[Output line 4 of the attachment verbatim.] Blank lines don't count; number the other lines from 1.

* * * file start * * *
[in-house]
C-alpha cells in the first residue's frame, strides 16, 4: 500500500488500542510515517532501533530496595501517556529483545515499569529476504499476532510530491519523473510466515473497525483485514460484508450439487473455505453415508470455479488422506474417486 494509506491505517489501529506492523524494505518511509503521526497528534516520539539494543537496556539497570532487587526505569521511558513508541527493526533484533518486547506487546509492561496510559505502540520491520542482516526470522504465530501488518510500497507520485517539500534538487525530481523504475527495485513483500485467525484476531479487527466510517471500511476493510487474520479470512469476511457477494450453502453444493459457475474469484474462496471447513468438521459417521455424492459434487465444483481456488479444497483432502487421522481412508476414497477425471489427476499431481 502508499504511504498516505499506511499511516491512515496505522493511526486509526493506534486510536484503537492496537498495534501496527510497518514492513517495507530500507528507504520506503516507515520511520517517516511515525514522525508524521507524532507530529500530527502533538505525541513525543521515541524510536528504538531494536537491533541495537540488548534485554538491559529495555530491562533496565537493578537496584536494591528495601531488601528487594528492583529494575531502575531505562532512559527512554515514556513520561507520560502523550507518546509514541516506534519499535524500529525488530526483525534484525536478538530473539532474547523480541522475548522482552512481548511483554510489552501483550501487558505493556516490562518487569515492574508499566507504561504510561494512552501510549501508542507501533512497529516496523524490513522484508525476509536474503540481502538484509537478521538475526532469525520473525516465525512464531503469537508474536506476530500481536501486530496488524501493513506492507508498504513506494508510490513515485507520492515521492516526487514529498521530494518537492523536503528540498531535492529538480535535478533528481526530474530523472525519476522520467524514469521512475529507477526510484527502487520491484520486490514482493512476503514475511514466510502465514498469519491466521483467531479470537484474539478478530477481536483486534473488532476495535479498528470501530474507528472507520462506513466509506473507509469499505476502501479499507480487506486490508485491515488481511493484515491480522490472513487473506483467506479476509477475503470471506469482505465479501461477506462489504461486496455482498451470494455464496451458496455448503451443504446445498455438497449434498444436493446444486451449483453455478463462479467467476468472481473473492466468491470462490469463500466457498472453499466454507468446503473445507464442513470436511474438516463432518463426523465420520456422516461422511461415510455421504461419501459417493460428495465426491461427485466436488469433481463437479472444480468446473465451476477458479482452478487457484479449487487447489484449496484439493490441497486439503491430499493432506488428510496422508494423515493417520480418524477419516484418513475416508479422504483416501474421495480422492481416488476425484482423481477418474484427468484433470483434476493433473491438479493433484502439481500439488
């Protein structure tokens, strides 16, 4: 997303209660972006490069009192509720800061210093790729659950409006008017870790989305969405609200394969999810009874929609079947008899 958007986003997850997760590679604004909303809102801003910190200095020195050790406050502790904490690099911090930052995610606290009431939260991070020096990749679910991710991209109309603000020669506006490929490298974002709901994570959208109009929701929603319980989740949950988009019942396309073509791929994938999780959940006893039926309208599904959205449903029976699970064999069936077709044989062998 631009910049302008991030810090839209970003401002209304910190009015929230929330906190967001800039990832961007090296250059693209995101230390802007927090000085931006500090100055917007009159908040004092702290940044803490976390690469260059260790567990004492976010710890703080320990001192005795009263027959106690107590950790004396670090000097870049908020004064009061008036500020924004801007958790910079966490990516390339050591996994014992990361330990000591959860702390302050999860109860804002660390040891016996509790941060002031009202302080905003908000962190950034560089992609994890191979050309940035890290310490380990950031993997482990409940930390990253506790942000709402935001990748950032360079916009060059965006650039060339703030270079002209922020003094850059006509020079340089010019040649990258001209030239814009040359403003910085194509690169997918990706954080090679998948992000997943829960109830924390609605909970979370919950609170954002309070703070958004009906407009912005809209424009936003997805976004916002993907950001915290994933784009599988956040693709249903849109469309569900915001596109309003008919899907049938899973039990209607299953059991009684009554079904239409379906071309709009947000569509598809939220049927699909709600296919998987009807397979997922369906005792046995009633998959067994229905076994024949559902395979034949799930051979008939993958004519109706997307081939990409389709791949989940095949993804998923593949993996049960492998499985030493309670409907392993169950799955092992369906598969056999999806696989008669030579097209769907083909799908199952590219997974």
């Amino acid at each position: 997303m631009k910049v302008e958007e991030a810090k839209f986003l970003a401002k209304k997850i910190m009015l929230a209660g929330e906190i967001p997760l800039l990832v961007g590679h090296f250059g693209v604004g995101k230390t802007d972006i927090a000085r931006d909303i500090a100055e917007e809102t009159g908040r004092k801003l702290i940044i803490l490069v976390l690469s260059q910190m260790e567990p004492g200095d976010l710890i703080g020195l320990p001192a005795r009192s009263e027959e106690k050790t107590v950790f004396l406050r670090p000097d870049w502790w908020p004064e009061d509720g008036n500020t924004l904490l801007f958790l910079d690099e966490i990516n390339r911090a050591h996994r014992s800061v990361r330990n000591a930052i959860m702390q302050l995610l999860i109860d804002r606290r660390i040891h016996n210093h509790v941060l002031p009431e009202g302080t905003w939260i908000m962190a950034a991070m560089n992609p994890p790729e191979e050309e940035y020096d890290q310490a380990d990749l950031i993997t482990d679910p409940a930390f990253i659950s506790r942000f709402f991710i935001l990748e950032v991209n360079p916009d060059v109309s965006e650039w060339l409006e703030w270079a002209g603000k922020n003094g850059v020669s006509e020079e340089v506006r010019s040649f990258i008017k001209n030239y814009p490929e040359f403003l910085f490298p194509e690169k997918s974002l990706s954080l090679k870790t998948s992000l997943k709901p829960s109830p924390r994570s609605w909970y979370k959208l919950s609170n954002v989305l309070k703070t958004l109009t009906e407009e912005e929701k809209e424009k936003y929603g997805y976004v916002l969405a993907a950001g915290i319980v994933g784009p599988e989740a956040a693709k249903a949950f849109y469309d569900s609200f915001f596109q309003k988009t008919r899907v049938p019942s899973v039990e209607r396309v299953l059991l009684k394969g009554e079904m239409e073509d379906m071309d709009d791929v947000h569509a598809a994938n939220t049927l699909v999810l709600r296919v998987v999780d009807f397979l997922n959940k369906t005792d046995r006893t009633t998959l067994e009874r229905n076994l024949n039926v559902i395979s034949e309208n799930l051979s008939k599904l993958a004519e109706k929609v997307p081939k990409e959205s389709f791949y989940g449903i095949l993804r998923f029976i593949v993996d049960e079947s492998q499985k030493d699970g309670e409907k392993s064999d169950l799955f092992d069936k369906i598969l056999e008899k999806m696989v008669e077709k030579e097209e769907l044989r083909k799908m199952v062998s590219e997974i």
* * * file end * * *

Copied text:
């Amino acid at each position: 997303m631009k910049v302008e958007e991030a810090k839209f986003l970003a401002k209304k997850i910190m009015l929230a209660g929330e906190i967001p997760l800039l990832v961007g590679h090296f250059g693209v604004g995101k230390t802007d972006i927090a000085r931006d909303i500090a100055e917007e809102t009159g908040r004092k801003l702290i940044i803490l490069v976390l690469s260059q910190m260790e567990p004492g200095d976010l710890i703080g020195l320990p001192a005795r009192s009263e027959e106690k050790t107590v950790f004396l406050r670090p000097d870049w502790w908020p004064e009061d509720g008036n500020t924004l904490l801007f958790l910079d690099e966490i990516n390339r911090a050591h996994r014992s800061v990361r330990n000591a930052i959860m702390q302050l995610l999860i109860d804002r606290r660390i040891h016996n210093h509790v941060l002031p009431e009202g302080t905003w939260i908000m962190a950034a991070m560089n992609p994890p790729e191979e050309e940035y020096d890290q310490a380990d990749l950031i993997t482990d679910p409940a930390f990253i659950s506790r942000f709402f991710i935001l990748e950032v991209n360079p916009d060059v109309s965006e650039w060339l409006e703030w270079a002209g603000k922020n003094g850059v020669s006509e020079e340089v506006r010019s040649f990258i008017k001209n030239y814009p490929e040359f403003l910085f490298p194509e690169k997918s974002l990706s954080l090679k870790t998948s992000l997943k709901p829960s109830p924390r994570s609605w909970y979370k959208l919950s609170n954002v989305l309070k703070t958004l109009t009906e407009e912005e929701k809209e424009k936003y929603g997805y976004v916002l969405a993907a950001g915290i319980v994933g784009p599988e989740a956040a693709k249903a949950f849109y469309d569900s609200f915001f596109q309003k988009t008919r899907v049938p019942s899973v039990e209607r396309v299953l059991l009684k394969g009554e079904m239409e073509d379906m071309d709009d791929v947000h569509a598809a994938n939220t049927l699909v999810l709600r296919v998987v999780d009807f397979l997922n959940k369906t005792d046995r006893t009633t998959l067994e009874r229905n076994l024949n039926v559902i395979s034949e309208n799930l051979s008939k599904l993958a004519e109706k929609v997307p081939k990409e959205s389709f791949y989940g449903i095949l993804r998923f029976i593949v993996d049960e079947s492998q499985k030493d699970g309670e409907k392993s064999d169950l799955f092992d069936k369906i598969l056999e008899k999806m696989v008669e077709k030579e097209e769907l044989r083909k799908m199952v062998s590219e997974i």